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November 2018
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Youth UPF

UPF Youth Awardees Recognized in House of Commons

London, United Kingdom—Fourteen young achievers received the 2018 UPF Youth Achievement Award in a ceremony in the Houses of Parliament.

Every July, the UK chapter of UPF gives the Youth Achievement Award to young adults in recognition of their accomplishments and community efforts. For nearly a decade the awards ceremony has given these young achievers a platform on which to speak about their aspirations and their successes in the presence of their member of Parliament and fellow awardees.

Tom Brake, a member of Parliament, was the host for this year’s awards ceremony, which was held on July 3 in the House of Commons under the title “Celebrating Future Leaders.”

The activities recognized by this year’s awards included educational outreach, new social enterprises and sharing commercial success. The awardees came from different areas of the U.K. and a variety of backgrounds, but they had in common that they overcame adversity while striving to give to others and make their social environment a better place.

The event started promptly at 6 p.m. with opening words from Tom Brake, and he swiftly moved on to presenting the awards. Each of the awardees came up and spoke about his or her efforts, background, and achievements.

Among the esteemed guests were Sir Geoffrey Clifton-Brown, MP—who presented the award to one of his constituents—and Dr. Michael Balcomb, the Europe and Middle East regional chair of the Family Federation for World Peace and Unification (FFWPU), an organization that is affiliated with UPF.

Dr. Balcomb in his closing remarks said how spectacular it was to see all the achievements of the awardees. He said he hoped that these young people would continue to contribute to their communities and that UPF would facilitate their progress in becoming future leaders.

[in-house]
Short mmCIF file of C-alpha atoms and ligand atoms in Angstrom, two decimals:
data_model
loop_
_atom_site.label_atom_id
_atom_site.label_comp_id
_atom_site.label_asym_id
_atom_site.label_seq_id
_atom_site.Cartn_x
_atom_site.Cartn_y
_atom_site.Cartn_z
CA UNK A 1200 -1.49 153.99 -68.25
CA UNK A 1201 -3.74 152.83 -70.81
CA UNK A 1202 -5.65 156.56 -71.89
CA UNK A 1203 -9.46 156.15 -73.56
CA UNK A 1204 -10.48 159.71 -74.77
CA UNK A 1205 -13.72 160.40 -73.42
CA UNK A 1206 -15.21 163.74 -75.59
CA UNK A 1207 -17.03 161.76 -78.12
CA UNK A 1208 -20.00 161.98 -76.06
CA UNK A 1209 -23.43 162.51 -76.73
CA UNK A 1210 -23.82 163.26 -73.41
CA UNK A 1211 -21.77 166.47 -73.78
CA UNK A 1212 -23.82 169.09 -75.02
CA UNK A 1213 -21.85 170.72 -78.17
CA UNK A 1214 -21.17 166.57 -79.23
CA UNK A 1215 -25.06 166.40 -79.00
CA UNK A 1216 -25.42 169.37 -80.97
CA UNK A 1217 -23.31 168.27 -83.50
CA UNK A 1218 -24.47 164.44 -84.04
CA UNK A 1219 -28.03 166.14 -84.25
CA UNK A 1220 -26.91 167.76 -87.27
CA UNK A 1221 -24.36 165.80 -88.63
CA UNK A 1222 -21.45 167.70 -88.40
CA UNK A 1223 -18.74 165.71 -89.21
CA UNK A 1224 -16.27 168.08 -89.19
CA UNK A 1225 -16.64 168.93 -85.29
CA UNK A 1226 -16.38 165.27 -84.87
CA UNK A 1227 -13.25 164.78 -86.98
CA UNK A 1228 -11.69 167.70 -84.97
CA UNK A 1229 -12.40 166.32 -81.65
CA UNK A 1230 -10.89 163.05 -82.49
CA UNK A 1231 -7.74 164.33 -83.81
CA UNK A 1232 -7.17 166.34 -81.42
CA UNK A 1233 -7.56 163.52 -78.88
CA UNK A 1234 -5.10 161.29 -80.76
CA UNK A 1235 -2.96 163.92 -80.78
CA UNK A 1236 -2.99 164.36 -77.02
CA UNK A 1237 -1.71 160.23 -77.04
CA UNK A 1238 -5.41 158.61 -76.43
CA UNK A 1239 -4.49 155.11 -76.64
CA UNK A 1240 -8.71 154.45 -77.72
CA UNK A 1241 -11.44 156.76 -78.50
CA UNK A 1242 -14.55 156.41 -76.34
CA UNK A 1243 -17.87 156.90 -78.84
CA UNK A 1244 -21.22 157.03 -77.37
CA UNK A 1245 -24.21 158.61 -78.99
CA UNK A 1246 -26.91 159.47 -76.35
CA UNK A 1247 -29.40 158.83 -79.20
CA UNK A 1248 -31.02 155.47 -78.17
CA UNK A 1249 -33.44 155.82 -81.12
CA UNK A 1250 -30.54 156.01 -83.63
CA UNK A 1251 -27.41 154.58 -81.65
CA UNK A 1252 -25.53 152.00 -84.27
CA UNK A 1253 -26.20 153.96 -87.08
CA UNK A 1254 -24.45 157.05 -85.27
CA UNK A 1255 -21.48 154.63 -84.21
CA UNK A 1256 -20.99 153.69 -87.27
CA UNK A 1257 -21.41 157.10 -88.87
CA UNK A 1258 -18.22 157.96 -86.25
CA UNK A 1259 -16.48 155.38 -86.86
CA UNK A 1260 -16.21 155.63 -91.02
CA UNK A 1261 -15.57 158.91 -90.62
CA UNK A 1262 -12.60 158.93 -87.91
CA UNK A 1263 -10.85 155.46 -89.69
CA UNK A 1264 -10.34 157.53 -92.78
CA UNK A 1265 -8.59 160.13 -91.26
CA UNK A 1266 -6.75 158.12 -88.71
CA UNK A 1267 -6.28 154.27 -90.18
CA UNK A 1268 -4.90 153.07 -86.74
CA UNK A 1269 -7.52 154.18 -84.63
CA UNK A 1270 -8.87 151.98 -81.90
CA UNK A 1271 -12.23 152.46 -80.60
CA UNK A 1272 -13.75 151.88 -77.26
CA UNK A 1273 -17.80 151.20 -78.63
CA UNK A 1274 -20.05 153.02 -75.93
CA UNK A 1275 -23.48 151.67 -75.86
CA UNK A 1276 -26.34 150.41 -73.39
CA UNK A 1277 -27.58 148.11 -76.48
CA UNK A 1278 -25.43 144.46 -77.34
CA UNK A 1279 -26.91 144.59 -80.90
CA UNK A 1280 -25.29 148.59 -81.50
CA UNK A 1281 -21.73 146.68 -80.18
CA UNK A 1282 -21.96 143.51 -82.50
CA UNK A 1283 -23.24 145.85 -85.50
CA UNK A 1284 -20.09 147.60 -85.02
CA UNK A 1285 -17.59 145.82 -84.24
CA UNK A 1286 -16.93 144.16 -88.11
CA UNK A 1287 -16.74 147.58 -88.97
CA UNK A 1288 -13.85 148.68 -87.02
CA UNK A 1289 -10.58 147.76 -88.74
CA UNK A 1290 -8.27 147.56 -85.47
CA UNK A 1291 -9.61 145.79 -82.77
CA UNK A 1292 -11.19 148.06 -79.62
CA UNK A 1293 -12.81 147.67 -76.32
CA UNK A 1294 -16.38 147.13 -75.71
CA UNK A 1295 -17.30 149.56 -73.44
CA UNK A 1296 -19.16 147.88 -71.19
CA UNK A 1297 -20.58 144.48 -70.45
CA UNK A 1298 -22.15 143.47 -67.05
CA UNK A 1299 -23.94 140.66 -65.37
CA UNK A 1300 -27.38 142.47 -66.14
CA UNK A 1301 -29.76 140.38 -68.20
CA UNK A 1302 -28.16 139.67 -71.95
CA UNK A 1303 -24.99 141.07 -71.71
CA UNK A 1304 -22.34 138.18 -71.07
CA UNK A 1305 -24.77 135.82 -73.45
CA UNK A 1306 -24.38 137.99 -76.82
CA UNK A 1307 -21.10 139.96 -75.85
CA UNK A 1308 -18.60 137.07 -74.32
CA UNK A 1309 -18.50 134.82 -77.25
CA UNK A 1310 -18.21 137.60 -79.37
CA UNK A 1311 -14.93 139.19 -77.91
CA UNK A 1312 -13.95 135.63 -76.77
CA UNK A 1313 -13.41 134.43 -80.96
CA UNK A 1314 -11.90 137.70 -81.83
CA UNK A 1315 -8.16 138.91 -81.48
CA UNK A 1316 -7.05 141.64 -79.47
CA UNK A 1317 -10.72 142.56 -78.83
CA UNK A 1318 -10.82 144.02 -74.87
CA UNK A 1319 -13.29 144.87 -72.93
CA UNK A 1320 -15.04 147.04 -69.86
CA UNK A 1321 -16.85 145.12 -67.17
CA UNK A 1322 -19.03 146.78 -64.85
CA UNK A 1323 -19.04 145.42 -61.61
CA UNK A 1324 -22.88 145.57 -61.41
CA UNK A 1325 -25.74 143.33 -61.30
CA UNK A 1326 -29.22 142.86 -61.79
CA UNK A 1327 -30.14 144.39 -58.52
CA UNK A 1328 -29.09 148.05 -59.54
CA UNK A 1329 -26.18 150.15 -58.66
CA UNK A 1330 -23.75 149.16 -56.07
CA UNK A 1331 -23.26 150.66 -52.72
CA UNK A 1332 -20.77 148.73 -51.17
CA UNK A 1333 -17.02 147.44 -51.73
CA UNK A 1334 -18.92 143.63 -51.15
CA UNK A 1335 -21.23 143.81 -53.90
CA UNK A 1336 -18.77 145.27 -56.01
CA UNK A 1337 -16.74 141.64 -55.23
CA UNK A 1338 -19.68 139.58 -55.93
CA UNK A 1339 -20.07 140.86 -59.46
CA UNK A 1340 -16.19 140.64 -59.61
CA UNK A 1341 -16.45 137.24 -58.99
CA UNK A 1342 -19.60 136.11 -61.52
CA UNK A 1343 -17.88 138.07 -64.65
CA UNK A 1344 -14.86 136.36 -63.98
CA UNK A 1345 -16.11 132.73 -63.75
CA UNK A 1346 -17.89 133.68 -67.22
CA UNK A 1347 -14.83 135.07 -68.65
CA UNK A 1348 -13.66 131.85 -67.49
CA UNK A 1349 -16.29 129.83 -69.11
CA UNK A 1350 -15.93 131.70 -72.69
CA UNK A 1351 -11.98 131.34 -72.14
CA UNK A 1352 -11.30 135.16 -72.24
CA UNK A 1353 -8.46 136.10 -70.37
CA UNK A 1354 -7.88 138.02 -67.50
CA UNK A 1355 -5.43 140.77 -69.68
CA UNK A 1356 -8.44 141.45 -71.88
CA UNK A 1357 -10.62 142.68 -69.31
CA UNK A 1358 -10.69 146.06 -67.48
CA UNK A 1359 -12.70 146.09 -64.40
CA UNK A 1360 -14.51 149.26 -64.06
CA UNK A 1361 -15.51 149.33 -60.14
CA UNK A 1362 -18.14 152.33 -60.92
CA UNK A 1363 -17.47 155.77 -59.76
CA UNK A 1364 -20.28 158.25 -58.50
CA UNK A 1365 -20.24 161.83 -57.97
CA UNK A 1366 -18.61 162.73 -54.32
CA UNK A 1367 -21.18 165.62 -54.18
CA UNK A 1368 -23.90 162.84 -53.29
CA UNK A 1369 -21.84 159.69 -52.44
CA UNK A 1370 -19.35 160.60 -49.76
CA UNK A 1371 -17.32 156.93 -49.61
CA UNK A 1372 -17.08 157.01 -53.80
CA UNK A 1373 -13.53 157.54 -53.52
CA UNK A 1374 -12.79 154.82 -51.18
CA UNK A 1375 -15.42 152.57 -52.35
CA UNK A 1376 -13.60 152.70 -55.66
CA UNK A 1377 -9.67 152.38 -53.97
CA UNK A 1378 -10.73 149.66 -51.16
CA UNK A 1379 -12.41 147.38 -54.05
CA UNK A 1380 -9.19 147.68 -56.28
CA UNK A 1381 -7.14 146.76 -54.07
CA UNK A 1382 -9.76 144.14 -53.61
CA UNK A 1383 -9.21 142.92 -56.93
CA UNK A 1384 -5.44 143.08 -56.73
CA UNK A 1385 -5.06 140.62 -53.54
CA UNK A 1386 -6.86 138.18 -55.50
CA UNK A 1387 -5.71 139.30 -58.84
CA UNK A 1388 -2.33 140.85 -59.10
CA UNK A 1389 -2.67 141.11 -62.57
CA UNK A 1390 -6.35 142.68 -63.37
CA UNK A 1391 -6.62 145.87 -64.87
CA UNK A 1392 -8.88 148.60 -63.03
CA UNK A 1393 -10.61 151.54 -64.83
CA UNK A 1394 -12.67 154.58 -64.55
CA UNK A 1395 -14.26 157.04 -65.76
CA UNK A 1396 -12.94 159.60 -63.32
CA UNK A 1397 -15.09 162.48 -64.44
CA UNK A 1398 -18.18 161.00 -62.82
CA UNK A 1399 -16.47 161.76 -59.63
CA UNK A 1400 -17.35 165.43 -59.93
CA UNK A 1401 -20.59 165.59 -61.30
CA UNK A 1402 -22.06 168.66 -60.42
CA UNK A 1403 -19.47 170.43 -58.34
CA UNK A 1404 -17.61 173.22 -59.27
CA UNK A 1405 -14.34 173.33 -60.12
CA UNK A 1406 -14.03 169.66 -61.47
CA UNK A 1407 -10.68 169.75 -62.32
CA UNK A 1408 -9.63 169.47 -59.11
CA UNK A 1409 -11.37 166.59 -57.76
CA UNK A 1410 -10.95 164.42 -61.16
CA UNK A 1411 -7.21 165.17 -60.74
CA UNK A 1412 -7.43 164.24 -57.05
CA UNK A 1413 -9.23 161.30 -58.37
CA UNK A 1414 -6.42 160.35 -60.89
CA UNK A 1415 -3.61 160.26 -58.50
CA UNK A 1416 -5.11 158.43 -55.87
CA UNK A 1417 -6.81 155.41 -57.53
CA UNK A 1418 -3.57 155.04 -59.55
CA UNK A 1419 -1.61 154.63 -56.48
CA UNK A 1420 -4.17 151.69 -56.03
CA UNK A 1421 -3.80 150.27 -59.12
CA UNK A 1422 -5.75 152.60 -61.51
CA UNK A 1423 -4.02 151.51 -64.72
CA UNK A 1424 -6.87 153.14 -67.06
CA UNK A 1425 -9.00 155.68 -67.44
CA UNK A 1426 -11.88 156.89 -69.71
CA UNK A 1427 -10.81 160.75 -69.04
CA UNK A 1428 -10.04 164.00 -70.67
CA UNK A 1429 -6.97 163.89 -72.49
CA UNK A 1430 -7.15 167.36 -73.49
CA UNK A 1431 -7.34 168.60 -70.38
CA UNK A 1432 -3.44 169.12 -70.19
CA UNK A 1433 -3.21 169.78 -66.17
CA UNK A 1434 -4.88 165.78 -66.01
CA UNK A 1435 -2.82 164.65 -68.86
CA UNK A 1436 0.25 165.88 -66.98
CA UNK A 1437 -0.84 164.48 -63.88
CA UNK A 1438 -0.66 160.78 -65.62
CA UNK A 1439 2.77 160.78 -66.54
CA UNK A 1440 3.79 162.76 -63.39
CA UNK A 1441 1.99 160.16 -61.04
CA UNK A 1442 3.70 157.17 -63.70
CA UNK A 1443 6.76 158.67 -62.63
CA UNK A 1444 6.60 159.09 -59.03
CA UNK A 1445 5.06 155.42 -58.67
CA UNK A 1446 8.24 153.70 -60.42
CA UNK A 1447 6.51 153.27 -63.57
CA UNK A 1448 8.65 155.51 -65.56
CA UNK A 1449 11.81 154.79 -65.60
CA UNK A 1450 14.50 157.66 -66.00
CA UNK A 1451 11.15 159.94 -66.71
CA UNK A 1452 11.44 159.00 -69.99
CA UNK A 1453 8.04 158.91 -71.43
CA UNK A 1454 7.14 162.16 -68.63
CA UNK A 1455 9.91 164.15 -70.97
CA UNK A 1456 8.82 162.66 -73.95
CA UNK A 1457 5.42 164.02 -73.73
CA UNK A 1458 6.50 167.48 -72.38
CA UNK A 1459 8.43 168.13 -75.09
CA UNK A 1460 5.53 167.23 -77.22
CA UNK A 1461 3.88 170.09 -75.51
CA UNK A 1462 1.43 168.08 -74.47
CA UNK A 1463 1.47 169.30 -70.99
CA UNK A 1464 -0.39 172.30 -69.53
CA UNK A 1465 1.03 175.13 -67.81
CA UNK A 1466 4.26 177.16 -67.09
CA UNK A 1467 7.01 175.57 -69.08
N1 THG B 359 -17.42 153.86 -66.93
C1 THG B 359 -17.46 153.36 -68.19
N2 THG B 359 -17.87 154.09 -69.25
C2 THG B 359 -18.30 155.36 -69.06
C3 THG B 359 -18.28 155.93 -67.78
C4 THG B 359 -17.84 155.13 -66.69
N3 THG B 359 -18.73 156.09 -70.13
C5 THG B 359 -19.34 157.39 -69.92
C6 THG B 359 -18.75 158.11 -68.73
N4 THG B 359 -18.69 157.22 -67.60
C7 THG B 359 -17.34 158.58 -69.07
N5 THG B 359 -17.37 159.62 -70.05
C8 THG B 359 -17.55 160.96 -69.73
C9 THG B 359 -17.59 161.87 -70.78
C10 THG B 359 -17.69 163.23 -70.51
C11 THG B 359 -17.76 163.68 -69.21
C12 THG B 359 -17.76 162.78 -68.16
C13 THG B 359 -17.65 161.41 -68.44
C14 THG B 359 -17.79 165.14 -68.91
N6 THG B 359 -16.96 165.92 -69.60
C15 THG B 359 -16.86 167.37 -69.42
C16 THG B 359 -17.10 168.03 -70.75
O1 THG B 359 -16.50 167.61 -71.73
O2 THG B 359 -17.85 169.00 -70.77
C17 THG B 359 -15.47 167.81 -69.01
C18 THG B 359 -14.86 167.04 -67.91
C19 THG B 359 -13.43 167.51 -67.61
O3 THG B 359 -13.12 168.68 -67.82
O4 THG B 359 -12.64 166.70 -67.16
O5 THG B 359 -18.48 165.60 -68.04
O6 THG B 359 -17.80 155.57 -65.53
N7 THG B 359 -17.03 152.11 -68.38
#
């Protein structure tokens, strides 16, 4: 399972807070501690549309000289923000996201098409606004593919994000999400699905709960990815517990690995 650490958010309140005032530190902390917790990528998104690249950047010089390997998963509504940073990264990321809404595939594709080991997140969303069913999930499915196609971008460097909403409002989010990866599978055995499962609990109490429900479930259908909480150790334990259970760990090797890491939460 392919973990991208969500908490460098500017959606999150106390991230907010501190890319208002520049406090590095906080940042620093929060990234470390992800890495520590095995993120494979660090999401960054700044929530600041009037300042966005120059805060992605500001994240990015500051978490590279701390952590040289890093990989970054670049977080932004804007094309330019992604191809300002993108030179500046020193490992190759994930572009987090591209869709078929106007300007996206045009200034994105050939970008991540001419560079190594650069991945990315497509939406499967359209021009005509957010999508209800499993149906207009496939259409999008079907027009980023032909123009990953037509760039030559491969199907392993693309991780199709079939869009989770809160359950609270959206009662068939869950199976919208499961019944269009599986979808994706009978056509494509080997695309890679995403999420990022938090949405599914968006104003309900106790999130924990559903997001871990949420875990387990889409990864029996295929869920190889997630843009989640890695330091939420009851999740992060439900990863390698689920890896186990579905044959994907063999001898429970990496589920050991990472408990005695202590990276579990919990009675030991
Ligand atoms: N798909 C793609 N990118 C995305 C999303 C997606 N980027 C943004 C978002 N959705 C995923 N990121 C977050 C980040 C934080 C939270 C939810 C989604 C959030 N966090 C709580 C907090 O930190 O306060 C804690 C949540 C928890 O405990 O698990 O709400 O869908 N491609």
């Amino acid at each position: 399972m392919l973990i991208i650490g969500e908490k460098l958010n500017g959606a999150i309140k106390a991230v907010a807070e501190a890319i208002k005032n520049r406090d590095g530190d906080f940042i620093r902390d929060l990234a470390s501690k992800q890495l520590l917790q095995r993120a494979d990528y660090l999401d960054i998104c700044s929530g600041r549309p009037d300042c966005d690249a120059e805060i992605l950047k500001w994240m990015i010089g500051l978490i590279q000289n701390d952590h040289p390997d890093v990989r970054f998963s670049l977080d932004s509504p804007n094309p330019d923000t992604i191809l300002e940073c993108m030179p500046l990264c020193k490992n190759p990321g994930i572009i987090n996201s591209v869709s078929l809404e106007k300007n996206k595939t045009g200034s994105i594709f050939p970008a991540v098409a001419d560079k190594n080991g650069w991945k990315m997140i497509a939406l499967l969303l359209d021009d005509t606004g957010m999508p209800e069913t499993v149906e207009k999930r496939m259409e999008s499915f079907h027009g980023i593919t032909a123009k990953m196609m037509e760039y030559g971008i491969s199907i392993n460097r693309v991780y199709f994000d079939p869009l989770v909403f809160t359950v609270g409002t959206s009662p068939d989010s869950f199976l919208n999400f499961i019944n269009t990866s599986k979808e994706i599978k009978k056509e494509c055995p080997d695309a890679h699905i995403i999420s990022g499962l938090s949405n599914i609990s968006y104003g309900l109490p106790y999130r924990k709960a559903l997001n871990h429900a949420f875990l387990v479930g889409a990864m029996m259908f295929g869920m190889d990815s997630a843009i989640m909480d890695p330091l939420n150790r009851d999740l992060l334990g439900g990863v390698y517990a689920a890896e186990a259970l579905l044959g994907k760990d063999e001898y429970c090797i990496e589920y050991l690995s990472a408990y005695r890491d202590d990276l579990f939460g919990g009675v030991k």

Many UPF Ambassadors for Peace were present, including Mr. Abdul Bassith Syed Ibrahim, who nominated one awardee; Dr. Marina Nani, the proud nominator of two awardees; Ms. Jacqueline Onalo, who nominated four of the awardees; and Ms. Elham Fardad, one of the Ambassadors for Peace who sponsored and provided the catering for the special dinner for the awardees that UPF-UK held in its London offices on July 31.

It is our experience at UPF that when young achievers meet each other and hear each other’s stories, they become very inspired to meet and work together. This group is slowly developing into a group of altruistic young people who want to impact society in a positive manner.

Feedback from the awardees and guests

“The award ceremony was a great event; each awardee delivered an engaging and informative speech. The event was an excellent way for young achievers to network and make new connections, as well as celebrating our work.” – Melissa Ida Petty, awardee

“I had the privilege of attending the UPF Youth Achievement Award at the House of Commons. It was by far the most inspiring event I have ever had the pleasure of attending. The room was filled with young future leaders, each with a unique life story, and, perhaps more importantly, every young achiever had decided to dedicate their lives to serving others and creating a better future through social action. The work UPF is doing to bring about world peace and unity by providing a much needed platform for young people is more important than ever before.” – Kian Bakhtiari, awardee

“It was an amazing experience, the event was truly beautiful, I am very happy that I was part of it and that I got to meet all the inspiring awardees as well as the organizers.” – Noor Alrayes, awardee

“The UPF award ceremony was an absolutely amazing experience. The opportunity to gather around so many outstanding students filled me with inspiration to continue to make a difference in society. I look forward to being a part of a growing network of passionate people.” – Emmanuel Akanbi, awardee

“The evening of July 3 was a celebration of multiple achievements by people who ‘wanted to leave the world in a better position than when they found it.’ As a recipient of the award, in addition to being thrilled and motivated to continue contributing to society and tackling humanitarian issues, I was incredibly inspired by the stories shared and challenges conquered. It was incredible to see that, in the face of multiple barriers—whether they be social, economic or racial—people were willing to stand up for what they believed in and were prepared to put effort and hard work into achieving their personal goals and undertaking invaluable community service. The ceremony was an unforgettable experience and a treasured opportunity that left every person inspired and ready for change, ready for action and ready for a better world.” – Sanjana Poddar, awardee